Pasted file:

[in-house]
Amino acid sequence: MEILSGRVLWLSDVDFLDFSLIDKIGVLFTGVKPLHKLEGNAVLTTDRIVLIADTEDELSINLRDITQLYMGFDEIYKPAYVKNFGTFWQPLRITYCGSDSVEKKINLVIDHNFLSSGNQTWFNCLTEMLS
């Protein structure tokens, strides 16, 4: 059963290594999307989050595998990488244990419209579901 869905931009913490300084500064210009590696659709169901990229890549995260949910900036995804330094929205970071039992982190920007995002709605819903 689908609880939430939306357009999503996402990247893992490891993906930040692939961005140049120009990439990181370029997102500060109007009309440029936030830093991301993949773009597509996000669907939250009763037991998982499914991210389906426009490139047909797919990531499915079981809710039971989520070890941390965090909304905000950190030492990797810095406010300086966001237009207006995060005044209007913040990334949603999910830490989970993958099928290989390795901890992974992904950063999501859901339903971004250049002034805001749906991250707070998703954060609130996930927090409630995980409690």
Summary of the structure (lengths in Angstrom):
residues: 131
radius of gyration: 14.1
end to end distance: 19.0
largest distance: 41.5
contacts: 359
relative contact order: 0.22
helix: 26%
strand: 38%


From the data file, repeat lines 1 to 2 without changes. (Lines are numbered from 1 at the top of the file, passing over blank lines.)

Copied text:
[in-house]
Amino acid sequence: MEILSGRVLWLSDVDFLDFSLIDKIGVLFTGVKPLHKLEGNAVLTTDRIVLIADTEDELSINLRDITQLYMGFDEIYKPAYVKNFGTFWQPLRITYCGSDSVEKKINLVIDHNFLSSGNQTWFNCLTEMLS